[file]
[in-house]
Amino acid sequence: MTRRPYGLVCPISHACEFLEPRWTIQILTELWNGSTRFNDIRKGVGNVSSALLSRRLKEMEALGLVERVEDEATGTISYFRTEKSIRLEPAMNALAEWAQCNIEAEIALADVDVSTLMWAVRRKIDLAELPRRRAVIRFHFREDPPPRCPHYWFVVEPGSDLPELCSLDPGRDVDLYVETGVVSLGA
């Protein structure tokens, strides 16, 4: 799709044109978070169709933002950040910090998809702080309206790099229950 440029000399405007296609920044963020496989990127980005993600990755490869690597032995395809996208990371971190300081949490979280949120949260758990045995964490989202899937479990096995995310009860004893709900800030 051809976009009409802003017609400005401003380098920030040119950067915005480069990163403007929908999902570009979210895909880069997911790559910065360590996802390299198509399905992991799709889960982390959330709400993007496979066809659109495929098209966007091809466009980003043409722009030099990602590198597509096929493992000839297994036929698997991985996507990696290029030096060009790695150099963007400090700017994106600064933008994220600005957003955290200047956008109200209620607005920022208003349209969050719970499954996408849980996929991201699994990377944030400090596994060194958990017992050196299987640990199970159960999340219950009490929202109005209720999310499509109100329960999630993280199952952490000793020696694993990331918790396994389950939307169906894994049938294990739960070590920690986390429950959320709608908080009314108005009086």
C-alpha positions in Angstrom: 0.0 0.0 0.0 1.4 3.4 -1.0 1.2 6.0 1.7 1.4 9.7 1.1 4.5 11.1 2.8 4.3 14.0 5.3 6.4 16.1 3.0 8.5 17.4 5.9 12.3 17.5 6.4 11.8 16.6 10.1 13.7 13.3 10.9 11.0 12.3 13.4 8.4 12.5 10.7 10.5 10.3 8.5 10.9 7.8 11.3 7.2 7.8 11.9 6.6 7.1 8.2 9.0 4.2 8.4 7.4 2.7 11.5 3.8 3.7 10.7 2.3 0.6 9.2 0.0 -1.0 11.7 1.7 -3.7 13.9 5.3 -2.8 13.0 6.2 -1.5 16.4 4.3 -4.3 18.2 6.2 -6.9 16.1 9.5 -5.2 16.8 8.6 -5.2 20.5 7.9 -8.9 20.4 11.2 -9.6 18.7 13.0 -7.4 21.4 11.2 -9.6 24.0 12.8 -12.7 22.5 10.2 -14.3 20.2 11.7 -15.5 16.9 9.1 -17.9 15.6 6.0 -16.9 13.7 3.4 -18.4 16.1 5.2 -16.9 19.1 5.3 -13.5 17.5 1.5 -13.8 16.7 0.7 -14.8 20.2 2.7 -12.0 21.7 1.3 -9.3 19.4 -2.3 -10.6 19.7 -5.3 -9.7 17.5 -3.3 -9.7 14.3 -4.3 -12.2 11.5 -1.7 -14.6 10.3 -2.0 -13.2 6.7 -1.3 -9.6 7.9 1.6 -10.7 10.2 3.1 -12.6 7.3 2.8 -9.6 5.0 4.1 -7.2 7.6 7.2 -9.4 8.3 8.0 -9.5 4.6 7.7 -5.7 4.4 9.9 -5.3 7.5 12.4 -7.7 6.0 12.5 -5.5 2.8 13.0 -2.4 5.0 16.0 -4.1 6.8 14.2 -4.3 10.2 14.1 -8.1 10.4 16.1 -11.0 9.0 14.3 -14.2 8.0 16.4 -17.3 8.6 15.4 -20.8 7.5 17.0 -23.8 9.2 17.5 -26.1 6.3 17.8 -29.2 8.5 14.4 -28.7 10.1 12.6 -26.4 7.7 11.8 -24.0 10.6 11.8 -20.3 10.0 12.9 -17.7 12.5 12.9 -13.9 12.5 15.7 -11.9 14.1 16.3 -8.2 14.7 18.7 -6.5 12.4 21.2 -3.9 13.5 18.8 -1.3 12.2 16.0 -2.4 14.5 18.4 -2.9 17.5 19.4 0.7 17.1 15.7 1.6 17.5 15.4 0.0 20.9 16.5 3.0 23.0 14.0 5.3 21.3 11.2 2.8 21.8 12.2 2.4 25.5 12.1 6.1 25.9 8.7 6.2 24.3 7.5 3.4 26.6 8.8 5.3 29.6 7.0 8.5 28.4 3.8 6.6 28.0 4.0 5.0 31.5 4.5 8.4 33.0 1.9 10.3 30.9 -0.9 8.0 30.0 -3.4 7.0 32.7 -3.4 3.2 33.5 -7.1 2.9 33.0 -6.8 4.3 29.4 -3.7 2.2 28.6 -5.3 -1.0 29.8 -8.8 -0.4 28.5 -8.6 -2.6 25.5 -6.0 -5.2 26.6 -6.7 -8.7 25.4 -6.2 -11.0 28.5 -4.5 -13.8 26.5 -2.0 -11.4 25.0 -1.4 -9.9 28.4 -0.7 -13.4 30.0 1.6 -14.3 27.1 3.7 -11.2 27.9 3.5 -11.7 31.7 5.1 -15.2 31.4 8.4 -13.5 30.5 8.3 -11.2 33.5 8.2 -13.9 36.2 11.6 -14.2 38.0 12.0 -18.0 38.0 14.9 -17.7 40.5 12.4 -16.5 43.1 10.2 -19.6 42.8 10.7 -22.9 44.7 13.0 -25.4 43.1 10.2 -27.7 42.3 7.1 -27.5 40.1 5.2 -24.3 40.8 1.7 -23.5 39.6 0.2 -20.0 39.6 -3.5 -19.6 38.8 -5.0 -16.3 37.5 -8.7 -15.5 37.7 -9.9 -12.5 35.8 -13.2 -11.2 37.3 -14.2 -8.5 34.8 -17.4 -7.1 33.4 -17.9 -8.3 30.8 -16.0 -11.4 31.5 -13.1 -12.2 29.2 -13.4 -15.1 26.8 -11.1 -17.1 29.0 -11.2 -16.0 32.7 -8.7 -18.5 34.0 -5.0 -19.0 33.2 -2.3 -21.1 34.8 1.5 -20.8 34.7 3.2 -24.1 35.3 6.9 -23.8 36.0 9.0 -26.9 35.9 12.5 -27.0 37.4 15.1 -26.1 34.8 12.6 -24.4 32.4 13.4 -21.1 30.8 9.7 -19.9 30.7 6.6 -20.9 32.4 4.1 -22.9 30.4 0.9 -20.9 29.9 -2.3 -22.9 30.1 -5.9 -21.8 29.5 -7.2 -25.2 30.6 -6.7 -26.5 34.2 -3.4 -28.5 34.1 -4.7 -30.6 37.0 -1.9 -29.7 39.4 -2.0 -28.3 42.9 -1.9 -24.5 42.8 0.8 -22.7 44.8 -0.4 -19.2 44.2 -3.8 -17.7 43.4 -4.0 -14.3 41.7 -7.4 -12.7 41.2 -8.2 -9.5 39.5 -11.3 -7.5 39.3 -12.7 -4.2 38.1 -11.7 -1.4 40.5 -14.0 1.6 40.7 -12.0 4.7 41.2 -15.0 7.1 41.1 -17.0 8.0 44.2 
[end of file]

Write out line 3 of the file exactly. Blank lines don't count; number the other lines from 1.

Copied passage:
């Protein structure tokens, strides 16, 4: 799709044109978070169709933002950040910090998809702080309206790099229950 440029000399405007296609920044963020496989990127980005993600990755490869690597032995395809996208990371971190300081949490979280949120949260758990045995964490989202899937479990096995995310009860004893709900800030 051809976009009409802003017609400005401003380098920030040119950067915005480069990163403007929908999902570009979210895909880069997911790559910065360590996802390299198509399905992991799709889960982390959330709400993007496979066809659109495929098209966007091809466009980003043409722009030099990602590198597509096929493992000839297994036929698997991985996507990696290029030096060009790695150099963007400090700017994106600064933008994220600005957003955290200047956008109200209620607005920022208003349209969050719970499954996408849980996929991201699994990377944030400090596994060194958990017992050196299987640990199970159960999340219950009490929202109005209720999310499509109100329960999630993280199952952490000793020696694993990331918790396994389950939307169906894994049938294990739960070590920690986390429950959320709608908080009314108005009086």